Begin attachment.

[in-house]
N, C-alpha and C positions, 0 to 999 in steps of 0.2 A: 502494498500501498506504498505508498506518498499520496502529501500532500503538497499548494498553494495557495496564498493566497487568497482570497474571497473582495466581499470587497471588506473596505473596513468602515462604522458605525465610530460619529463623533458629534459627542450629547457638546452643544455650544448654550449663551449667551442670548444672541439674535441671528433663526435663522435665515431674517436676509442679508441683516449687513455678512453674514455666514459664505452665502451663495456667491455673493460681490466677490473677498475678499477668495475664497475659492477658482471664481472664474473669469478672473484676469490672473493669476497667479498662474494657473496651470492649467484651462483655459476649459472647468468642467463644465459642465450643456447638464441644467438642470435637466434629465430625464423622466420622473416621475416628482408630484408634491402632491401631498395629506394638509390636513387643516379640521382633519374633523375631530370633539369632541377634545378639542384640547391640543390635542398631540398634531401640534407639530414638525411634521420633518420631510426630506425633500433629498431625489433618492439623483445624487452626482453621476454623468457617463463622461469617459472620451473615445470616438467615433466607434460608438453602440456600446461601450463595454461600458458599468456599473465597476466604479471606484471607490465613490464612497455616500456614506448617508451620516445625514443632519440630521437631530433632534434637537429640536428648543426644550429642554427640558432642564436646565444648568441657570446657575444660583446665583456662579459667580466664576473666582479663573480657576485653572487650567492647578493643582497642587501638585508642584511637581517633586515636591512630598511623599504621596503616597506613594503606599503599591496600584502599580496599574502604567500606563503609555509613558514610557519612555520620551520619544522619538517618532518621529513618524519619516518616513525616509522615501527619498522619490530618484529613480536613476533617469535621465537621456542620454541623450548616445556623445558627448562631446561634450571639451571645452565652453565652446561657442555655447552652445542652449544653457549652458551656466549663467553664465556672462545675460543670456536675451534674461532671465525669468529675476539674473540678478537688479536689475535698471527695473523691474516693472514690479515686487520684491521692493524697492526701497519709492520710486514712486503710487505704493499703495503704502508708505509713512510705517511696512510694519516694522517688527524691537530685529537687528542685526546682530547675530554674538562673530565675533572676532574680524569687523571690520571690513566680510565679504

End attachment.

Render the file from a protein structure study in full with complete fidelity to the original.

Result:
[in-house]
N, C-alpha and C positions, 0 to 999 in steps of 0.2 A: 502494498500501498506504498505508498506518498499520496502529501500532500503538497499548494498553494495557495496564498493566497487568497482570497474571497473582495466581499470587497471588506473596505473596513468602515462604522458605525465610530460619529463623533458629534459627542450629547457638546452643544455650544448654550449663551449667551442670548444672541439674535441671528433663526435663522435665515431674517436676509442679508441683516449687513455678512453674514455666514459664505452665502451663495456667491455673493460681490466677490473677498475678499477668495475664497475659492477658482471664481472664474473669469478672473484676469490672473493669476497667479498662474494657473496651470492649467484651462483655459476649459472647468468642467463644465459642465450643456447638464441644467438642470435637466434629465430625464423622466420622473416621475416628482408630484408634491402632491401631498395629506394638509390636513387643516379640521382633519374633523375631530370633539369632541377634545378639542384640547391640543390635542398631540398634531401640534407639530414638525411634521420633518420631510426630506425633500433629498431625489433618492439623483445624487452626482453621476454623468457617463463622461469617459472620451473615445470616438467615433466607434460608438453602440456600446461601450463595454461600458458599468456599473465597476466604479471606484471607490465613490464612497455616500456614506448617508451620516445625514443632519440630521437631530433632534434637537429640536428648543426644550429642554427640558432642564436646565444648568441657570446657575444660583446665583456662579459667580466664576473666582479663573480657576485653572487650567492647578493643582497642587501638585508642584511637581517633586515636591512630598511623599504621596503616597506613594503606599503599591496600584502599580496599574502604567500606563503609555509613558514610557519612555520620551520619544522619538517618532518621529513618524519619516518616513525616509522615501527619498522619490530618484529613480536613476533617469535621465537621456542620454541623450548616445556623445558627448562631446561634450571639451571645452565652453565652446561657442555655447552652445542652449544653457549652458551656466549663467553664465556672462545675460543670456536675451534674461532671465525669468529675476539674473540678478537688479536689475535698471527695473523691474516693472514690479515686487520684491521692493524697492526701497519709492520710486514712486503710487505704493499703495503704502508708505509713512510705517511696512510694519516694522517688527524691537530685529537687528542685526546682530547675530554674538562673530565675533572676532574680524569687523571690520571690513566680510565679504